Hastings says the process taught her the importance of keeping her head down and focusing on the goal in front of her, even if things weren’t perfect on the outside. She had to follow the rehab process so closely — which included two activity-free weeks and then a gradual increase in activity — or risk losing everything. And when your life revolves around running, it can be extremely difficult (both mentally and physically) to take time away from the sport.
Luckily, Hastings’ raw speed was enough to keep her on track for that year’s goal, but she doesn’t forget how taxing it was on her mind and body to come back from her first big injury.
“It definitely took patience,” she says. “I remember being in the race and wanting to push, but knowing that if I pushed, I probably would pull (the hamstring). It took a lot of control.”
LESSONS FROM HER FIRST OLYMPIC GAMES
Hastings’ first Olympic Games was in 2008 as part of the U.S. 400-meter relay team (which won a gold medal that year). When asked what competing at the Olympics is like, she says it’s overwhelming, exciting and scary — all at the same time.
“The first time I went, I was a little bit green,” she says. “I had just turned 22, so I was very young. I had been disappointed in not making the individual 400, but I looked around and realized there weren’t many other 22-year-olds on the team, so I was happy to be there.”
She recalls how packed the stadium was and a tip from a veteran runner she thought she could follow.
“I was told, ‘When you walk out onto the track, whatever you do, do not look into the crowd.’ Later, when I walked out there, that was the very first thing I did,” she admits. “It was a moment I had to refocus, but it also made me hungry. I wanted to come home and work harder toward the next (Olympic) team and everything in between.”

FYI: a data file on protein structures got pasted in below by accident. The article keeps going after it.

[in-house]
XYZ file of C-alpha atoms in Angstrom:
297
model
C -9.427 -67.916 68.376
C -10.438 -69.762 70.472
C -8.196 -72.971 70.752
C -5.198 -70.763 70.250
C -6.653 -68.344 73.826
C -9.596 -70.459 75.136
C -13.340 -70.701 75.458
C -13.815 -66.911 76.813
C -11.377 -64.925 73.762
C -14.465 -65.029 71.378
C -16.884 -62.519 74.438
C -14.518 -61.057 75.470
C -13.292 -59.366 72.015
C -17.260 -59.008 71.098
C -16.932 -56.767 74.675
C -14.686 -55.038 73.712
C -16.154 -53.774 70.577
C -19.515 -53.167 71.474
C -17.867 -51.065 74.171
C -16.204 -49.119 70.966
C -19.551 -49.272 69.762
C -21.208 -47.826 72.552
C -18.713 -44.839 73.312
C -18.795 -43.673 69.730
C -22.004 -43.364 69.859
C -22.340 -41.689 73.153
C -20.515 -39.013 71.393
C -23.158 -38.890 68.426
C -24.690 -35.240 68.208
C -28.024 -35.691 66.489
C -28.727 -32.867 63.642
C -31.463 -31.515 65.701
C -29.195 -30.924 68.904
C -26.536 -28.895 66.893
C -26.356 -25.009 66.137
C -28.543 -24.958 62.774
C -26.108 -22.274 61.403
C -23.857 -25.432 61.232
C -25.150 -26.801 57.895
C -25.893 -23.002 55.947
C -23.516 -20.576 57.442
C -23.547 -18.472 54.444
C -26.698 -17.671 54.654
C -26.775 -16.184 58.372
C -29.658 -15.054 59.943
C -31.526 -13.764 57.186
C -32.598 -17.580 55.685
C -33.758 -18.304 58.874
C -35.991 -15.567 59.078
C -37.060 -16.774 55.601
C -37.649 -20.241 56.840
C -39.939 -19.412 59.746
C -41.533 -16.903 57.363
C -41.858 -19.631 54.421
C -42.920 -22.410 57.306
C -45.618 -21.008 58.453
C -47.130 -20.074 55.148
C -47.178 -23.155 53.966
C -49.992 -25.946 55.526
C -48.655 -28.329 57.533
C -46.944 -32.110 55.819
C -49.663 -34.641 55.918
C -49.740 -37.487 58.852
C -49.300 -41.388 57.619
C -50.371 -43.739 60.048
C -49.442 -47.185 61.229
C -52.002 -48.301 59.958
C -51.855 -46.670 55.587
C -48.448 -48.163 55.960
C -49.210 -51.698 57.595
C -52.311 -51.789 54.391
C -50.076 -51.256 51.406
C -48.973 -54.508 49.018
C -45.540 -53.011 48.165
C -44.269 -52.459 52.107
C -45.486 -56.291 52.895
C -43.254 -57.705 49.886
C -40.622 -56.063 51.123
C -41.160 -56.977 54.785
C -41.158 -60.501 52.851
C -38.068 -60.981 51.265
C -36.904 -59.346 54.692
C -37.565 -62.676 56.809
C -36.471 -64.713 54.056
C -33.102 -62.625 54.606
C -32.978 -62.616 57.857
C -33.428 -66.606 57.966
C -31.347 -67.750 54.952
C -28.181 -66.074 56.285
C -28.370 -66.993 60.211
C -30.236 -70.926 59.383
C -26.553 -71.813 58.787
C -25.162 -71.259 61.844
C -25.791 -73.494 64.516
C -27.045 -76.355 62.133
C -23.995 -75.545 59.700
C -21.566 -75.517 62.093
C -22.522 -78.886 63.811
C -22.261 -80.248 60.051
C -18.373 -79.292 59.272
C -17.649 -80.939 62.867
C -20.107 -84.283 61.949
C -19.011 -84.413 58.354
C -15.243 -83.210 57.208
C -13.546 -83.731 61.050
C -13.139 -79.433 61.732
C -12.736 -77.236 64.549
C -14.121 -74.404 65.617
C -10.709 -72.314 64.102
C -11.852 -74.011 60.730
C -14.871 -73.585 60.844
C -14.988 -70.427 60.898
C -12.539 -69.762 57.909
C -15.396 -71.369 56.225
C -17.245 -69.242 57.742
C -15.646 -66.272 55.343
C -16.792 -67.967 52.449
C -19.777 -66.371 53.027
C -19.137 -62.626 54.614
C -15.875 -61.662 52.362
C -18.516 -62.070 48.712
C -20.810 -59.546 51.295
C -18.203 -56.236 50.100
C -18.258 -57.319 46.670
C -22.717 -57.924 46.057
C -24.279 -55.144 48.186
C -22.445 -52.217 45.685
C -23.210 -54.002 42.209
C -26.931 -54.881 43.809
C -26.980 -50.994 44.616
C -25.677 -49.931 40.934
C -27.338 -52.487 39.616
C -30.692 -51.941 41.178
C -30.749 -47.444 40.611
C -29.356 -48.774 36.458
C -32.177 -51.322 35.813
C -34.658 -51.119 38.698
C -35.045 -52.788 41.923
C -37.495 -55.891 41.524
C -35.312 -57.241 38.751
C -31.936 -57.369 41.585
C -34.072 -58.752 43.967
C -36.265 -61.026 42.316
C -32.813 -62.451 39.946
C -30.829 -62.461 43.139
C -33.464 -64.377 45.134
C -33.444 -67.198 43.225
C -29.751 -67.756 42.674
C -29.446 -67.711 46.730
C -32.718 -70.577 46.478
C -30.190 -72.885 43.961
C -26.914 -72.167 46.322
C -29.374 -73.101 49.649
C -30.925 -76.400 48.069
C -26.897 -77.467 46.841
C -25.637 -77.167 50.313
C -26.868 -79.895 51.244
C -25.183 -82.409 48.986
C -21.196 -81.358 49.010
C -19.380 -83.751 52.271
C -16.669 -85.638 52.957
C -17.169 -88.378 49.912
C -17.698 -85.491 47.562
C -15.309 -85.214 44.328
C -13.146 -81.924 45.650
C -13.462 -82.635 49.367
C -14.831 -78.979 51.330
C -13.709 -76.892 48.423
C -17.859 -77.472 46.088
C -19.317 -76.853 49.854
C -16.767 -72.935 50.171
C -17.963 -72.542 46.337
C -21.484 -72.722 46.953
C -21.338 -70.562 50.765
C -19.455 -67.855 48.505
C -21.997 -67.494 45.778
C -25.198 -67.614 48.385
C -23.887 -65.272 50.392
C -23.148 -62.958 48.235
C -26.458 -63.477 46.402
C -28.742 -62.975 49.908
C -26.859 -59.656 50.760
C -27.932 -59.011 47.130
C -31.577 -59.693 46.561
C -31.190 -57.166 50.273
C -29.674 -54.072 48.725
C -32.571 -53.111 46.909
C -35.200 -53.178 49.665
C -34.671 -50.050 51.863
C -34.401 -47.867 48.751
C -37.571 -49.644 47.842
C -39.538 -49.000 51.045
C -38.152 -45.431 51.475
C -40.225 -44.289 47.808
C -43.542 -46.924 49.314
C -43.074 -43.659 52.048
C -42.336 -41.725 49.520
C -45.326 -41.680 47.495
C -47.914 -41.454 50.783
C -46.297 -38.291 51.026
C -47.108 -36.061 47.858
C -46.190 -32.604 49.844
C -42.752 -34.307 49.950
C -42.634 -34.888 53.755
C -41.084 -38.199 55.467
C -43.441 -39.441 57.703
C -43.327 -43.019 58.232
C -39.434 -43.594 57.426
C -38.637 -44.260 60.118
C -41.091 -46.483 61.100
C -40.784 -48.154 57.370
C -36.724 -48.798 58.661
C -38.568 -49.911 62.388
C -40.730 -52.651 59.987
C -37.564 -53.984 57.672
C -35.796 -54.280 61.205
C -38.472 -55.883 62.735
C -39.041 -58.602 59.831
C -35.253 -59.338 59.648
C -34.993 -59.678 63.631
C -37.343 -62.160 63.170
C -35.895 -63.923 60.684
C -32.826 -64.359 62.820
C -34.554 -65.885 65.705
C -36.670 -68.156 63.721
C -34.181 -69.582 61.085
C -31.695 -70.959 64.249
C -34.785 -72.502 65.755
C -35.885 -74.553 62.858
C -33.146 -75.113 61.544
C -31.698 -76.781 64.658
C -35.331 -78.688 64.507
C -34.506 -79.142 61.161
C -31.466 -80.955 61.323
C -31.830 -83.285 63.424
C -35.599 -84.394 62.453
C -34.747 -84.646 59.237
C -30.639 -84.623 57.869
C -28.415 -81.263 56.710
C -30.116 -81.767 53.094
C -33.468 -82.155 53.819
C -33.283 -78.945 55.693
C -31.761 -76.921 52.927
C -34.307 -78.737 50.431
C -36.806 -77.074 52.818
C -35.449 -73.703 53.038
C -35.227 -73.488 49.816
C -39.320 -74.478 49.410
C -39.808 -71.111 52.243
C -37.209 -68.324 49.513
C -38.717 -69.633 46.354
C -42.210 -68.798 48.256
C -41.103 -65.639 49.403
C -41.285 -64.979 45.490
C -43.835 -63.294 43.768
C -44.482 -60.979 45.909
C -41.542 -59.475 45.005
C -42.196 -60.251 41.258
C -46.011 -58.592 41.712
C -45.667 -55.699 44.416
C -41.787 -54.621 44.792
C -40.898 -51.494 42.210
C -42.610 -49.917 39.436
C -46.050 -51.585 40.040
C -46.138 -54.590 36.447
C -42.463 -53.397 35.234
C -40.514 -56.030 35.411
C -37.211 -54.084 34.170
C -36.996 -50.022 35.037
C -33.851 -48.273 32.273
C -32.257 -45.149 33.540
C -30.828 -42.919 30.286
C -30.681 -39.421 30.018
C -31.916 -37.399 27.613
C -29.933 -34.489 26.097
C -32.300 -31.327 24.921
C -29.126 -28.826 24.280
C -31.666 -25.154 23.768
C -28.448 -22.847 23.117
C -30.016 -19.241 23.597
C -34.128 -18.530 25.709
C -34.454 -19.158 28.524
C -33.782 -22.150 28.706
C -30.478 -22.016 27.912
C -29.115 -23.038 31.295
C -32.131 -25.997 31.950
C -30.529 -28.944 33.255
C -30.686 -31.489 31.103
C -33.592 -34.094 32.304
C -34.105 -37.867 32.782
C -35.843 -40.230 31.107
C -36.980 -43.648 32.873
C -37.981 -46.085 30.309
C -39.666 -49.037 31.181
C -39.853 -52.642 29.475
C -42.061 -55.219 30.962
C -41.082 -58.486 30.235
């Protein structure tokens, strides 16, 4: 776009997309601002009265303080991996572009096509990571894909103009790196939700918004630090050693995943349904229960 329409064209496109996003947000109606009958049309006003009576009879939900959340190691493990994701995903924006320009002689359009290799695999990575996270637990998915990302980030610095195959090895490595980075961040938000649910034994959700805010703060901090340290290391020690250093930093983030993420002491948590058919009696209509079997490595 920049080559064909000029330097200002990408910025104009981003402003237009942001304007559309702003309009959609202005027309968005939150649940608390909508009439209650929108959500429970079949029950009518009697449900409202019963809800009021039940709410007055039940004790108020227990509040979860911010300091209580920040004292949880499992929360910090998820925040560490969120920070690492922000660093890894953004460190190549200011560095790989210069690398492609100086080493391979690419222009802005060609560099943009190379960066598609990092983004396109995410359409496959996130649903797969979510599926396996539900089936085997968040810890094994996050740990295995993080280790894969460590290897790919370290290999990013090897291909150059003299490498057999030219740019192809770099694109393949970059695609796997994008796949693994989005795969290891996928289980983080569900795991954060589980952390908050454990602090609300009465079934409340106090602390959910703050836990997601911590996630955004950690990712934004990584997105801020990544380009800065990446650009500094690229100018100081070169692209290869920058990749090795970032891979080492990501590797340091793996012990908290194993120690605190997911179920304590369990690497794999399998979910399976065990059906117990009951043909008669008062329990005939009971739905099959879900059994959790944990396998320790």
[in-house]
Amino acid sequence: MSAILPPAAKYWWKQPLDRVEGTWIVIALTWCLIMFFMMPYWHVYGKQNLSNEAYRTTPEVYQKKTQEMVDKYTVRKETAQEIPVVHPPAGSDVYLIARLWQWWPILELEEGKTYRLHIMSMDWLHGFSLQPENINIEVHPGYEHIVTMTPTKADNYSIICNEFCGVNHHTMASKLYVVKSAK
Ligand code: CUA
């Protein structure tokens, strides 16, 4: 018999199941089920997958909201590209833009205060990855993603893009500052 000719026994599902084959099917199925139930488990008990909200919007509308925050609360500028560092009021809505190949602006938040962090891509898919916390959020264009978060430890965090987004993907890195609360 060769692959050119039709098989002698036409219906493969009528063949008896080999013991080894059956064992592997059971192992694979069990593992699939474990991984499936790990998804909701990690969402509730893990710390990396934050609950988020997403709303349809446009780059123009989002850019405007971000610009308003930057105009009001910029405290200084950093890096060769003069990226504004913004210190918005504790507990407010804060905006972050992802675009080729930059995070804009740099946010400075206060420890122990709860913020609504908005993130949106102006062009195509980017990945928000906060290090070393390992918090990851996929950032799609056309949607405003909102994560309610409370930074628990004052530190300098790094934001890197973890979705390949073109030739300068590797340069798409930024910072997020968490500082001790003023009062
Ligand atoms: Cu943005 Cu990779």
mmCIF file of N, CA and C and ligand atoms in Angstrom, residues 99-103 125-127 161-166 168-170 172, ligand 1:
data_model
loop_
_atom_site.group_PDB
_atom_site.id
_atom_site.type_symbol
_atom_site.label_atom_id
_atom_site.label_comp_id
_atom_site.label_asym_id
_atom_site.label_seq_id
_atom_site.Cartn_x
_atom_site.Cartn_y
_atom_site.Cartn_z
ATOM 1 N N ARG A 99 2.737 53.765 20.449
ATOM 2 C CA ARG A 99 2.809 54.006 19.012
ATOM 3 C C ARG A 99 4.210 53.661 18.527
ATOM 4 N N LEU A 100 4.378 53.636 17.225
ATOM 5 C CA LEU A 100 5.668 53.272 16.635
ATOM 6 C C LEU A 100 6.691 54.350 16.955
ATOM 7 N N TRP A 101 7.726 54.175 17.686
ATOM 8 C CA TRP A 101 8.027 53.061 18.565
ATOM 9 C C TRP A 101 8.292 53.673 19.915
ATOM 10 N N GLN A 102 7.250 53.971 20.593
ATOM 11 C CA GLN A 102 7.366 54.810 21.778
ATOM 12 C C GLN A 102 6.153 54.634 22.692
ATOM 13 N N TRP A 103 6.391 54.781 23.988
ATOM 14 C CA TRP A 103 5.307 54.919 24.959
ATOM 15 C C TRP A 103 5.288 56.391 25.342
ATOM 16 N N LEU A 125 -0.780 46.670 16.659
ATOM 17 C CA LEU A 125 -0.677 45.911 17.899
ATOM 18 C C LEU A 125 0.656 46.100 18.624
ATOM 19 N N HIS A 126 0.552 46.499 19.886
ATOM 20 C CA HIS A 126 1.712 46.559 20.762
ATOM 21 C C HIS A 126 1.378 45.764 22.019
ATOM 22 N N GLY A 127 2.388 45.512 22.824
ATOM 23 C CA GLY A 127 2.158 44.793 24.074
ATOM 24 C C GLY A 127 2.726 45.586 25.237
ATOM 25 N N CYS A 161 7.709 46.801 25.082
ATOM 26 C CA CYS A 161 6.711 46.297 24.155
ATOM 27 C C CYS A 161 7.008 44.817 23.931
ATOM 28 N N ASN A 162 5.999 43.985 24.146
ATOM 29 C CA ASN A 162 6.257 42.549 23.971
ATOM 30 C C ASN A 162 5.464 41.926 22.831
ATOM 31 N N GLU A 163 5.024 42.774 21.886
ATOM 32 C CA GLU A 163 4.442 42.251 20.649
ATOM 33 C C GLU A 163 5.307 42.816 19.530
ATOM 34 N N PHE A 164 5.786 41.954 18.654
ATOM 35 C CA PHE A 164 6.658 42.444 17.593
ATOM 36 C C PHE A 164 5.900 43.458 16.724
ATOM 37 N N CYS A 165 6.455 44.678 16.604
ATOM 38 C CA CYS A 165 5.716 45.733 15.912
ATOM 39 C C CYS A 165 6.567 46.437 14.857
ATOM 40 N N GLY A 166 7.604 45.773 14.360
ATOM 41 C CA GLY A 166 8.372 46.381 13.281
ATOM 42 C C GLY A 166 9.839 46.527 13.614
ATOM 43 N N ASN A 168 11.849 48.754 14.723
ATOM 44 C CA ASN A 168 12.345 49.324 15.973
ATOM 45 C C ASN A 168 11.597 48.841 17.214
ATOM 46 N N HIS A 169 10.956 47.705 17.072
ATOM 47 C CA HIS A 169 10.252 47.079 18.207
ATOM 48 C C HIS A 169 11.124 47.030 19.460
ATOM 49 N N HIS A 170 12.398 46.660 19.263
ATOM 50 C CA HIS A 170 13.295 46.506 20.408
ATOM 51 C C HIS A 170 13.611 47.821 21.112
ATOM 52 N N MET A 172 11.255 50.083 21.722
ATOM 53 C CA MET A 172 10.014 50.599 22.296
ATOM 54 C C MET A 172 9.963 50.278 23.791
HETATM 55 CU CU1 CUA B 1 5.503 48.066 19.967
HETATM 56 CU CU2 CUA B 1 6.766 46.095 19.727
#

LESSONS FROM HER MOST DIFFICULT FIRST
A few years later, when Hastings missed the 2012 Olympic team, she admits getting the urge to quit running altogether. Fortunately, she had the strength to change her mindset and push toward the 2016 Olympics in Rio de Janeiro.
“I was 30 years old, and I had to push myself to places that I never imagined,” she says. “I tweaked my hamstring again a month before the trials, so this was another moment where I had to be patient and laser-focused on what’s to come.”
When Hastings ran in the finals at the 2016 Olympic trials, she admits to still feeling “a little bit of something” in her hamstring, but she told herself that it was all or nothing at that moment in time.
“I had nothing to lose at this point. This was what I had been working toward for the last four years,” she says.
Then, those last four years paid off handsomely for Hastings and she made the 2016 U.S. Olympic team.
“It was my second Olympic team, but my first time making it for the individual 400. Rio wasn’t just a moment, but the journey to Rio was the moment.”
LESSONS LEARNED AS SHE REACHES FOR HER NEXT FIRST
As for what’s next for Hastings, she says she’s always looking for that new accomplishment, personal best or, as she says, “what’s greater.”
“I’m definitely still searching and working to be the best Natasha yet,” she says. “I feel like I am enjoying my career more than I ever have, and I think it’s because I can feel myself coming into my full potential. That includes on the track, off the track and how I touch other women and girls in sports.”
She says the opportunity to inspire and motivate aspiring athletes is incredibly special to her. “If some young girl tells me I’ve been an inspiration to her or she wants to run like me, I want to tell her to run like yourself. Be the next you, not the next Natasha,” she says.
Regardless of what Hastings’ next big “first” happens to be, if a young track star can be anything like Hastings, we’d say she’s in store for many of her own firsts on and off the track.
Written by Erica Schuckies, a runner, gym rat and outdoor buff based in Austin, Texas. She is a lifelong athlete, having participated in a number of sports from her youth years well into her adult life. You can follow Erica on Twitter or Instagram.